This summer we were informed that she was leaving and we would have another (new) counselor.  This is the person who will be guiding him through the college process.  Or perhaps I should say guiding him to Naviance which is (and this comes from their website):  "the leading college, career, and life readiness (CCLR) platform, equipping over 10 million students in 40% of U.S. high schools with the skills they need to reach their future goals."  (My translation:  This website is going to determine your entire future.  What we say goes.)  When we had our (30-40 minute) meeting, the majority of the time was spent focusing on using Naviance to find a future college while a much smaller part was spent discussing his senior classes.  (One of which the counselor was unsure that he could take; to his credit after the fact he did follow up and say that it would be possible and my son is slotted to take this course.)

In the three years that my son has been in high school, these are the only interactions he/we have had with his counselors.  I don't think I have ever seen any counselor at any of the events that my son has participated in.  Perhaps they have attended athletic events, but my son is not an athlete.  Music (specifically choir) and theater are his outlets.  I HAVE seen some teachers at these events. (And I was thrilled when two of his teachers happened to set nearby and told me they were part of his "fan club.")  I have not seen any counselor.  In all fairness, I don't know if I could recognize any of them if I saw them there (or anywhere else.)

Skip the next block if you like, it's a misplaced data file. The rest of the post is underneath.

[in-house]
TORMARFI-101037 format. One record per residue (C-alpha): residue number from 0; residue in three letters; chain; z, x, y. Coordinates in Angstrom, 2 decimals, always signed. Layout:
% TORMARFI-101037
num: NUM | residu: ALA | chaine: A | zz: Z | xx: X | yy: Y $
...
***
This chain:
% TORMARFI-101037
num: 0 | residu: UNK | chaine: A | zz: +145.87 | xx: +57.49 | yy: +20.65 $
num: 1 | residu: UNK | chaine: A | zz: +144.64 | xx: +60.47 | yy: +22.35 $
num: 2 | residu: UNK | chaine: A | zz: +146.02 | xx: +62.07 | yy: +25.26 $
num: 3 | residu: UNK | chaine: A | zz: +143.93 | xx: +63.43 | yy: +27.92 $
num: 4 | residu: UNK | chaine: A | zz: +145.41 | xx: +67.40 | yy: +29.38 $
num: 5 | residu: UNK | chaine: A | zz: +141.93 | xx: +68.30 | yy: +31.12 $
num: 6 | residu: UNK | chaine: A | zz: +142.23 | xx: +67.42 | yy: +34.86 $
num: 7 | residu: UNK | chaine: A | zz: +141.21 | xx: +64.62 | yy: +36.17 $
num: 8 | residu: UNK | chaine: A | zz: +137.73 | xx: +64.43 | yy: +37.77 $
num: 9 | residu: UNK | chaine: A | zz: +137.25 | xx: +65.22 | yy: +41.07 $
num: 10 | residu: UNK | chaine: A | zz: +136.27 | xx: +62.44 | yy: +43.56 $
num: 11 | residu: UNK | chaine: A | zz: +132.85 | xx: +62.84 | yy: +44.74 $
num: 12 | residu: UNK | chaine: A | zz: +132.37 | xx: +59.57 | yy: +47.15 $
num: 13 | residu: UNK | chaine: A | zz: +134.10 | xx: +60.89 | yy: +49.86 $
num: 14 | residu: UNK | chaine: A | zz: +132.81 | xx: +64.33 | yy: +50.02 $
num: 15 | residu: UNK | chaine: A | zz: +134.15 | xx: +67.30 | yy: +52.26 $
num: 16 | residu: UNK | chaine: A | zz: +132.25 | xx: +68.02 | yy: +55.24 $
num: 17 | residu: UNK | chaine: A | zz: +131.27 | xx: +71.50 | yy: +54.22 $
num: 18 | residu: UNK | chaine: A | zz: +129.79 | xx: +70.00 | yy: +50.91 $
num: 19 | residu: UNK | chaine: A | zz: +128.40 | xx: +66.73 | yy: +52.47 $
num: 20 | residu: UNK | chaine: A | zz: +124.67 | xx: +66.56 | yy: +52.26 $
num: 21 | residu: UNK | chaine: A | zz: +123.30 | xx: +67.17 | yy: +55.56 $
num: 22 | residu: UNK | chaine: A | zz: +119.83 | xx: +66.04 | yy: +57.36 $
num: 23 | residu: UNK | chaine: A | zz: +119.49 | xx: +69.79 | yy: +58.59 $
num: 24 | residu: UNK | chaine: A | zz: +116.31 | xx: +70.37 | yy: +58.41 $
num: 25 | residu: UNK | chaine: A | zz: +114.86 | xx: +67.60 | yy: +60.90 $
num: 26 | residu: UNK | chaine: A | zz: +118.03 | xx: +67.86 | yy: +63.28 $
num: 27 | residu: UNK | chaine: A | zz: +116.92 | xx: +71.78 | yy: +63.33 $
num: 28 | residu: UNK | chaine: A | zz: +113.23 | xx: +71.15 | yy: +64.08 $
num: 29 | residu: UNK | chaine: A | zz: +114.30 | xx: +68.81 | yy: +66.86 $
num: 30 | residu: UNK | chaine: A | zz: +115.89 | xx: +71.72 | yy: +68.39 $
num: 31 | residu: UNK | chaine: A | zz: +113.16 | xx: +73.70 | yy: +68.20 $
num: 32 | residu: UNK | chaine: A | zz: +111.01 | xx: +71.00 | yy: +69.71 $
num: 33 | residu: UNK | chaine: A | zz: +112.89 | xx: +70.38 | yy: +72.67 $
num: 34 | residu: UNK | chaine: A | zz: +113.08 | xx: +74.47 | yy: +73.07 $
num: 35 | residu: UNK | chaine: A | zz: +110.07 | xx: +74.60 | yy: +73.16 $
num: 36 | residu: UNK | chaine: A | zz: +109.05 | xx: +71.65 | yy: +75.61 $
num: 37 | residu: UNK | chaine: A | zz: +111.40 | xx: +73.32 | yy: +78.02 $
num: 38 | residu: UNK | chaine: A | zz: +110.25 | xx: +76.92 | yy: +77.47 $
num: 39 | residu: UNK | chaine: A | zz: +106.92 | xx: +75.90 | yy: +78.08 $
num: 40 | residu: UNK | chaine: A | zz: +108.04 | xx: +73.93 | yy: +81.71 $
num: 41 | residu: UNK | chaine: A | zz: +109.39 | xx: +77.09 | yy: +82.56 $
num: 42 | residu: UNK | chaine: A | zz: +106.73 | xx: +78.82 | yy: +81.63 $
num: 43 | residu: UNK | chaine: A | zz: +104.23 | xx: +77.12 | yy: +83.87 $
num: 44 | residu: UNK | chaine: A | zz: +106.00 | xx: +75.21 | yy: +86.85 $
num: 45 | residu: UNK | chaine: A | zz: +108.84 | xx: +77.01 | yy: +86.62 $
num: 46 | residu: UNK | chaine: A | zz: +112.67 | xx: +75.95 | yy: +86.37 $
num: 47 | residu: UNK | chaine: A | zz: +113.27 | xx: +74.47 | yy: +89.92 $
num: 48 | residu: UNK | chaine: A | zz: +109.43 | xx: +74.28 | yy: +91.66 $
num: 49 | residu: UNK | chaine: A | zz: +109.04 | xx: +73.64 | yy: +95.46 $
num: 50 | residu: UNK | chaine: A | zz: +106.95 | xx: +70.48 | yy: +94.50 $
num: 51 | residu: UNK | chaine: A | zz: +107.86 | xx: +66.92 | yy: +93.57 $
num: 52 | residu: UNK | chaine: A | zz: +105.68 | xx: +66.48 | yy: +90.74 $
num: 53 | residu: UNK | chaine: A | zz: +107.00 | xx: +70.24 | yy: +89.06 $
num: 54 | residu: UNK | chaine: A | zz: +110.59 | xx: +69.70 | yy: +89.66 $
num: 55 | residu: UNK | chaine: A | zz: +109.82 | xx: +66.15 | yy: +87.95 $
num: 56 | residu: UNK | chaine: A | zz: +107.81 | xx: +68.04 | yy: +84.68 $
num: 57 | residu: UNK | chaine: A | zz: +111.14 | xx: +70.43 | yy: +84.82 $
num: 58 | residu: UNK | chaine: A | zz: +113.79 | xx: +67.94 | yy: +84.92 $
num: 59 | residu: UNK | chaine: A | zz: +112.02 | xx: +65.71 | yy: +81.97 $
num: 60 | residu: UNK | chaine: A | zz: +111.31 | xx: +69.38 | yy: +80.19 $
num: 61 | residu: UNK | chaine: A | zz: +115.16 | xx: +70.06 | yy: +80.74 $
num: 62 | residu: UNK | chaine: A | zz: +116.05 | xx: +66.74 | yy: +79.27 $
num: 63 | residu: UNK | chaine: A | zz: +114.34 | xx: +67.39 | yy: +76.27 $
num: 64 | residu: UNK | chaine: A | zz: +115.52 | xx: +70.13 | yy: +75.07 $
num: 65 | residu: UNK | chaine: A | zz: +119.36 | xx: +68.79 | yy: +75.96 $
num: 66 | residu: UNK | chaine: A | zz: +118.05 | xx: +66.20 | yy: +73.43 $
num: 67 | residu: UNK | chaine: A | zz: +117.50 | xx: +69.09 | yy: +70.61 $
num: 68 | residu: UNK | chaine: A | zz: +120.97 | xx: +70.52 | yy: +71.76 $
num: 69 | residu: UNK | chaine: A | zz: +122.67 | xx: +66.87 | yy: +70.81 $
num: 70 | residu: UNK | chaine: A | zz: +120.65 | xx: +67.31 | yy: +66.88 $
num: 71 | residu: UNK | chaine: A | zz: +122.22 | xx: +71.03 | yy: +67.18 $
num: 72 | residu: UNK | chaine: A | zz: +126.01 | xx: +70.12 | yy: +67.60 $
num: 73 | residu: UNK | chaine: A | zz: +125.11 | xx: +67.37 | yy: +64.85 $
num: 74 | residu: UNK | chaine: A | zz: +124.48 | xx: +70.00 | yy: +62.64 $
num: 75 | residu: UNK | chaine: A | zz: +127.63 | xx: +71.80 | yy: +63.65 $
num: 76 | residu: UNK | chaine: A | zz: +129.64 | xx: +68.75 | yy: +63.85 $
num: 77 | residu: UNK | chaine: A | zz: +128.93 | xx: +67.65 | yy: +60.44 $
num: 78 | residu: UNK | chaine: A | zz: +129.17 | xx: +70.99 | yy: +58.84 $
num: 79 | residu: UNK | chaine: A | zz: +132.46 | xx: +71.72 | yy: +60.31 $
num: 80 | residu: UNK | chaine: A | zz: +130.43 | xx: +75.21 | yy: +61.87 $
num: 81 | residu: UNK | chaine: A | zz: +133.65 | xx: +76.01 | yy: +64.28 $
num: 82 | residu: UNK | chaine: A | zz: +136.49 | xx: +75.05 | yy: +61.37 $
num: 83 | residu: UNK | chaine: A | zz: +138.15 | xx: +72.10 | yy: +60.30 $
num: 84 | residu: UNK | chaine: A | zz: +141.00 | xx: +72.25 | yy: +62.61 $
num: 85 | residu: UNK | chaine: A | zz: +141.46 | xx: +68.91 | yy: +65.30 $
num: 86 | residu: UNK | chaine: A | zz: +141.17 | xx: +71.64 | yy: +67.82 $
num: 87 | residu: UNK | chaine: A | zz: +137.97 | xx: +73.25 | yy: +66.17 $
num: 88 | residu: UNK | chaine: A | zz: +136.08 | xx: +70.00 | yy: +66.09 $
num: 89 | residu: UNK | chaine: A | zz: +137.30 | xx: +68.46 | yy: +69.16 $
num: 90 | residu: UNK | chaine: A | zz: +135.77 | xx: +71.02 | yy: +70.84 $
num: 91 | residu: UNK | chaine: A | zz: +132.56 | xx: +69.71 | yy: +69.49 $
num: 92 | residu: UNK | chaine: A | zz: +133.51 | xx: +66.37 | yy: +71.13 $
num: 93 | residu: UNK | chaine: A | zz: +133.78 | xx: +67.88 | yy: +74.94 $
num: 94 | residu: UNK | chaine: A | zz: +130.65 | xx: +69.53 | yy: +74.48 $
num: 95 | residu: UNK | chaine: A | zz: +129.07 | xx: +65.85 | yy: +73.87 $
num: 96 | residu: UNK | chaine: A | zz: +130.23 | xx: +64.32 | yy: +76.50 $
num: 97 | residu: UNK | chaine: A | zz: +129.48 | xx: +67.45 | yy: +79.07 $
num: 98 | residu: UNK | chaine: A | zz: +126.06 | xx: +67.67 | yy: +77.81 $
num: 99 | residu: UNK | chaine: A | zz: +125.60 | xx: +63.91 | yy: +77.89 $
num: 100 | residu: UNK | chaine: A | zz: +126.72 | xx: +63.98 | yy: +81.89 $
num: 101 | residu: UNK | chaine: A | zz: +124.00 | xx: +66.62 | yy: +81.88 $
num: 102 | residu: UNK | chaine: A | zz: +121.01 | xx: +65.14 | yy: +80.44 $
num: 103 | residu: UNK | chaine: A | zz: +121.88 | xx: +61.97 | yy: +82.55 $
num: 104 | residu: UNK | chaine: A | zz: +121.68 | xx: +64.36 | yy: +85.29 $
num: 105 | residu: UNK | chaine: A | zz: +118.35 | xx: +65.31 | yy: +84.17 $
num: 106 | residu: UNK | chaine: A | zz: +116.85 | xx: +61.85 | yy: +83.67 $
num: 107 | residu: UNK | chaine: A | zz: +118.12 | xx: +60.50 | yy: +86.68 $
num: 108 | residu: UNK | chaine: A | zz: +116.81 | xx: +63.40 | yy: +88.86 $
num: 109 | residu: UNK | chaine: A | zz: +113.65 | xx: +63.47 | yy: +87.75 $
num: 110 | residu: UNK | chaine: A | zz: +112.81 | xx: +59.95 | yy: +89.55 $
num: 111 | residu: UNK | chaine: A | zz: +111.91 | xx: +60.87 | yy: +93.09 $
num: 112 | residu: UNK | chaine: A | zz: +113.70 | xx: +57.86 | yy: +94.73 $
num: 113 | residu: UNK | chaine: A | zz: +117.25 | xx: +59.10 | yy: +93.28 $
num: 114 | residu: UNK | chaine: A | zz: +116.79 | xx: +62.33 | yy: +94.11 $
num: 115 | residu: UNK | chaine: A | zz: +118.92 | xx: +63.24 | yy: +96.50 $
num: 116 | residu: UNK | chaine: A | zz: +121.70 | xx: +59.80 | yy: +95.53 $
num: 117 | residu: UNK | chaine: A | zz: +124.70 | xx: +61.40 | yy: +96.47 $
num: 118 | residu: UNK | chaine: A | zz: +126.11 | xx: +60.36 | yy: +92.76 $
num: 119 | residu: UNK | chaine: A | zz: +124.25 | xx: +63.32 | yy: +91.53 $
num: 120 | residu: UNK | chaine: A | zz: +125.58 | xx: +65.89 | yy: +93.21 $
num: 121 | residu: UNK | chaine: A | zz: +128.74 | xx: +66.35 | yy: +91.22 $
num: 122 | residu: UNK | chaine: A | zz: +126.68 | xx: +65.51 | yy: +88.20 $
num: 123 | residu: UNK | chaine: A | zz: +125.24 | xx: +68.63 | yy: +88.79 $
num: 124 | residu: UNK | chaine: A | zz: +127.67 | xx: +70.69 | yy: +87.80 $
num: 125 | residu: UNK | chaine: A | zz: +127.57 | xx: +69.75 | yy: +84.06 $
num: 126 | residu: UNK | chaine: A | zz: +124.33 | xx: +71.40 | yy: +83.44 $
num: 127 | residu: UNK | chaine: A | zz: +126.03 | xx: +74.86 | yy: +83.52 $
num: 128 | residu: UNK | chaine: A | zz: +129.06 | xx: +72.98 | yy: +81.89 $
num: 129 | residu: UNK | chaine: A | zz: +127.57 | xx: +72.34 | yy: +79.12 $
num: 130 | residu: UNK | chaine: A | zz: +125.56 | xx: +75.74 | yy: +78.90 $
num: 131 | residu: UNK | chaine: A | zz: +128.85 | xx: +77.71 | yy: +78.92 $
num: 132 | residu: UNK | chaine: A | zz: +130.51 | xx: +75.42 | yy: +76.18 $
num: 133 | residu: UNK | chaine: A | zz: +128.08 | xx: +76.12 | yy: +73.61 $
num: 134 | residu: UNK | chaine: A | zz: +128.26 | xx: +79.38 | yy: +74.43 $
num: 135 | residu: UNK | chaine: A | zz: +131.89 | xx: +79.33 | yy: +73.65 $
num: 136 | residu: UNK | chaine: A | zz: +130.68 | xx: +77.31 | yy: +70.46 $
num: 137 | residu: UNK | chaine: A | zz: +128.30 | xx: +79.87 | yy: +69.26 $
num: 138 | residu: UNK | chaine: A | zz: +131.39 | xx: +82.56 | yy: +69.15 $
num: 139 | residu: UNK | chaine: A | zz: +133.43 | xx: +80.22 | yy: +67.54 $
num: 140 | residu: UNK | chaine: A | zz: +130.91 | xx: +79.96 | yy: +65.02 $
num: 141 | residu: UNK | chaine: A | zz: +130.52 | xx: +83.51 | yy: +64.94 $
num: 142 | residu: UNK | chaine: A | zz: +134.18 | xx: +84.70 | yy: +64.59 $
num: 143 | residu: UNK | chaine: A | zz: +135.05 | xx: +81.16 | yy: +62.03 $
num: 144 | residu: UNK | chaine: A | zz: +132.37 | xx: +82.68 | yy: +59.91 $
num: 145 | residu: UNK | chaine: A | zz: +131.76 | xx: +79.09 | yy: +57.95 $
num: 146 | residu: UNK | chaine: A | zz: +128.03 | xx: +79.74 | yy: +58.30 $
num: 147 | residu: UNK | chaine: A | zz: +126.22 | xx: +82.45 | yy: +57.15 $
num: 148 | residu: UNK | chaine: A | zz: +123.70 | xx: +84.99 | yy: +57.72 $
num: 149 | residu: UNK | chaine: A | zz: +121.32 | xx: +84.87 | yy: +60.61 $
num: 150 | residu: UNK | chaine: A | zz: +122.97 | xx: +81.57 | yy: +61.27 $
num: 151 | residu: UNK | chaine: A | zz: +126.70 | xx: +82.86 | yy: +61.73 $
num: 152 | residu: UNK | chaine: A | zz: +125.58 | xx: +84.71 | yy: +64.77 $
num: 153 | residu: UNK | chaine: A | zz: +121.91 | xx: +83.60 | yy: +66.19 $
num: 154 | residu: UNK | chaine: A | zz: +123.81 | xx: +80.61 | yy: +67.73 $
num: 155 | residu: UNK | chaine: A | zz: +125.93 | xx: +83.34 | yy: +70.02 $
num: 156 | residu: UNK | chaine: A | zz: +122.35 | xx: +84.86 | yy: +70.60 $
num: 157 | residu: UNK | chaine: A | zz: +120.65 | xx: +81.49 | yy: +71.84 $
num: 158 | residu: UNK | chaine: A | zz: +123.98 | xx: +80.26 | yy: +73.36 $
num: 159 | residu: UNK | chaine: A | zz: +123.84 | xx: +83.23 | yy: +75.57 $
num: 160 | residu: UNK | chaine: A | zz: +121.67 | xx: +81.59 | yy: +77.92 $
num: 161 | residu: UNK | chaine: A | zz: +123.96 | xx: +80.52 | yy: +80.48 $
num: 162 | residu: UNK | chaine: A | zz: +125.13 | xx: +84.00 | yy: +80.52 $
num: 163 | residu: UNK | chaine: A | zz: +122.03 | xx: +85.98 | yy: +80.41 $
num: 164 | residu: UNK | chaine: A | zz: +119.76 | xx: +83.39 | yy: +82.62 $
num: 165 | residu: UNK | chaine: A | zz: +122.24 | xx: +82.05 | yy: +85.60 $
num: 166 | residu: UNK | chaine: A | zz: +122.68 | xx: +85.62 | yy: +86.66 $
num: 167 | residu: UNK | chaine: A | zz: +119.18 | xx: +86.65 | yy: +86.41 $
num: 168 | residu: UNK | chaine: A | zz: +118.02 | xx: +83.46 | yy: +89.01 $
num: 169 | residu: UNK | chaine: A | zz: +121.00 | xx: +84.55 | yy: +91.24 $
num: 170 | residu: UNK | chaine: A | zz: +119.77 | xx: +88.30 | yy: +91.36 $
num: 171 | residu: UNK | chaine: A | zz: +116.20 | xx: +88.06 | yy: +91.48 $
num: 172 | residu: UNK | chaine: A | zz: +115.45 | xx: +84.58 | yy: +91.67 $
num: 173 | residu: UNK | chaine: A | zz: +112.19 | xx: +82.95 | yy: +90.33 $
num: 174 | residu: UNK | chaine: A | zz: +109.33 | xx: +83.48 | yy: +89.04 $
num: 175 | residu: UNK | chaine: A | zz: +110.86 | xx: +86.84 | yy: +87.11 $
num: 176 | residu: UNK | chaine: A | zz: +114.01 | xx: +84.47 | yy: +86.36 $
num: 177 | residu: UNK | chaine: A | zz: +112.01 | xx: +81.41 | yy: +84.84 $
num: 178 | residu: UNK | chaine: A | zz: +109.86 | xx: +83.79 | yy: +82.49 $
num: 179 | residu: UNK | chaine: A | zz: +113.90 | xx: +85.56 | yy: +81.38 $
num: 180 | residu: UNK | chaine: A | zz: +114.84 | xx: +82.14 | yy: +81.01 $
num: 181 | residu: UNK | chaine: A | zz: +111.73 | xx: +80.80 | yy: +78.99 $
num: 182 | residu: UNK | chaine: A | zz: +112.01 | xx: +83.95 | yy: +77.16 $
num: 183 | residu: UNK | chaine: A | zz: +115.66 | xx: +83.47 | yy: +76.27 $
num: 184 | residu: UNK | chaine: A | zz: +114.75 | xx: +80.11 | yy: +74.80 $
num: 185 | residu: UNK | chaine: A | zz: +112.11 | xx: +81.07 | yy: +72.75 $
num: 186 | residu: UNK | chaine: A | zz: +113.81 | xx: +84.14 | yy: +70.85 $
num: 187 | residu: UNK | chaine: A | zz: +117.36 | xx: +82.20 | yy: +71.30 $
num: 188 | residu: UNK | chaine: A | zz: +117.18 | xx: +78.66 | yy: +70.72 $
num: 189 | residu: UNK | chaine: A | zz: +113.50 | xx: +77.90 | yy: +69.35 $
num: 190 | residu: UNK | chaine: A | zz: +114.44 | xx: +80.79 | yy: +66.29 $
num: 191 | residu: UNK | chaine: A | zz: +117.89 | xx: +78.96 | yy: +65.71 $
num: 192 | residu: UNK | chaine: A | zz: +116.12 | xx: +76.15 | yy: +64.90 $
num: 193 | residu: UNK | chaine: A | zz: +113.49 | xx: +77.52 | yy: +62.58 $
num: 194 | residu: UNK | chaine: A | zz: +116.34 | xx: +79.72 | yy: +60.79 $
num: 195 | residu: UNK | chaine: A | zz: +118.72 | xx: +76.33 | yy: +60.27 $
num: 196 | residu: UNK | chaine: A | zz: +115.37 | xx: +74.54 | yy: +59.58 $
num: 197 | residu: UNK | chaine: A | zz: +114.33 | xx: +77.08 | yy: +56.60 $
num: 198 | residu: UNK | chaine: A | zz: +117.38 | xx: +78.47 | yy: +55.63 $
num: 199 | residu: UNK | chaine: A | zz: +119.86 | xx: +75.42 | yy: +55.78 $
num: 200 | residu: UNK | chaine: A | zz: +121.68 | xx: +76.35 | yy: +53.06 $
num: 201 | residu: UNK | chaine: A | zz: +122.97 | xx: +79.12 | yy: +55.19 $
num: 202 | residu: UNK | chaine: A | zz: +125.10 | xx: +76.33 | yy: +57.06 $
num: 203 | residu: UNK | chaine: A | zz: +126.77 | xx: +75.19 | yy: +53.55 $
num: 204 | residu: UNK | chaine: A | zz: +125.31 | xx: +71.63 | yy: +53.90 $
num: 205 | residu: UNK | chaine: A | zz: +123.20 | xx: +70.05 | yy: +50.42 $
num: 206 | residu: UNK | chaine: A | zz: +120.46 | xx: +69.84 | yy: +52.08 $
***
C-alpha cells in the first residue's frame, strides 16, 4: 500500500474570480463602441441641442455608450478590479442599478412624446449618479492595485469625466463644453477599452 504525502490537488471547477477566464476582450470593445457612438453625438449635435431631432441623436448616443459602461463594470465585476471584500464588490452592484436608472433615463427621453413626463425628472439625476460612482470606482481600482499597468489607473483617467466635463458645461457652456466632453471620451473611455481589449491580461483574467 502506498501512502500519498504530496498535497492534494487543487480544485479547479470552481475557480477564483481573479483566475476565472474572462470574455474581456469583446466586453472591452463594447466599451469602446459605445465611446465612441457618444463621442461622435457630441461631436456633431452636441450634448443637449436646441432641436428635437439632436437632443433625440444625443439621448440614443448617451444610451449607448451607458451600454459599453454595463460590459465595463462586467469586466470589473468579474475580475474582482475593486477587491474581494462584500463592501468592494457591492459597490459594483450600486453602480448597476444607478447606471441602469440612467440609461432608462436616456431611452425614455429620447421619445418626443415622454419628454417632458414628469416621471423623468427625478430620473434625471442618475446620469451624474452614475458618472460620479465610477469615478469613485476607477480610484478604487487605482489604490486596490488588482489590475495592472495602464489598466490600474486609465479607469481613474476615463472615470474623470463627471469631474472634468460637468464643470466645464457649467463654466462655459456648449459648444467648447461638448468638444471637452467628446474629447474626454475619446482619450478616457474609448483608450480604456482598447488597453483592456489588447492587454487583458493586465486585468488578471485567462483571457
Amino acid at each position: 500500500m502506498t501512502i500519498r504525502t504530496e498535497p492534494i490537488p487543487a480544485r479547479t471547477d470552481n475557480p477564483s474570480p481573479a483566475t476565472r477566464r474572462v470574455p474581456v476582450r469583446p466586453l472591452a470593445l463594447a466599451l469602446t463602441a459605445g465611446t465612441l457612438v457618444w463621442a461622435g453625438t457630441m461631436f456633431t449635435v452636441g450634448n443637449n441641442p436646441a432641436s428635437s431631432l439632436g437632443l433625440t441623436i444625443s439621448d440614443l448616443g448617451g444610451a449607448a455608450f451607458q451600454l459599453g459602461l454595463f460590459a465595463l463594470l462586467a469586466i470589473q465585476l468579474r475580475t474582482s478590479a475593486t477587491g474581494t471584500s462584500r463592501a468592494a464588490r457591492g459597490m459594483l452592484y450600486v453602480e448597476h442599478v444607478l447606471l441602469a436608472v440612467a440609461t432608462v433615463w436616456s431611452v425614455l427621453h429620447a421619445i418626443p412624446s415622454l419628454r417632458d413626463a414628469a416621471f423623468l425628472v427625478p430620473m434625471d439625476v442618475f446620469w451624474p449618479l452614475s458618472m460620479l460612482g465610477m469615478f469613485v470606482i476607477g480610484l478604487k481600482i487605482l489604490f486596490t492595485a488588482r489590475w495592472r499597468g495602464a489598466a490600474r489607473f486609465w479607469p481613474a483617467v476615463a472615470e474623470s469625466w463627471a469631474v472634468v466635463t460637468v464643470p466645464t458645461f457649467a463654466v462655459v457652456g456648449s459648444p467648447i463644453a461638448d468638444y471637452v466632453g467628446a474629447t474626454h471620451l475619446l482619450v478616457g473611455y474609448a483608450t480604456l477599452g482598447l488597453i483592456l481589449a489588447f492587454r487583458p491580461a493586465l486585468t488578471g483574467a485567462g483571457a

Furthermore, this is not a recent trend.  Back in the day (yes, we are talking last century), I went to the same high school.  I DO remember the counselors (known as guidance counselors) from my era.  There were four then too and while I remember their faces and names (especially the one that I ended up babysitting for), I cannot recall any actual counselling.  There were some college suggestions, but most of the work was done on my own (and this was pre-internet) and certainly the college that went to (Cedar Crest College) was never brought up.  The BEST guidance I got was at a 4-day (paid) summer session at my mother's alma mater (Bucknell University) where I lived in dorm with a roommate (from Indiana),  experienced campus life, was taught how to research schools that fit my needs and went through a mock college interview.  That experience truly helped me prepare for my future and provided me with much needed guidance.

So Happy National School Counseling week?  I know that there ARE counselors out there who do make a difference and who should be celebrated.  I hope that the experiences that my family has had thus far is NOT reflective of yours.  And if you have a positive story to share; please share.

National School Counseling Week is celebrated from February 7th through 12th. This celebration highlights the unique contributions school counselors have in our schools and how students' school experiences are improved as a result of what school counselors do each and every day.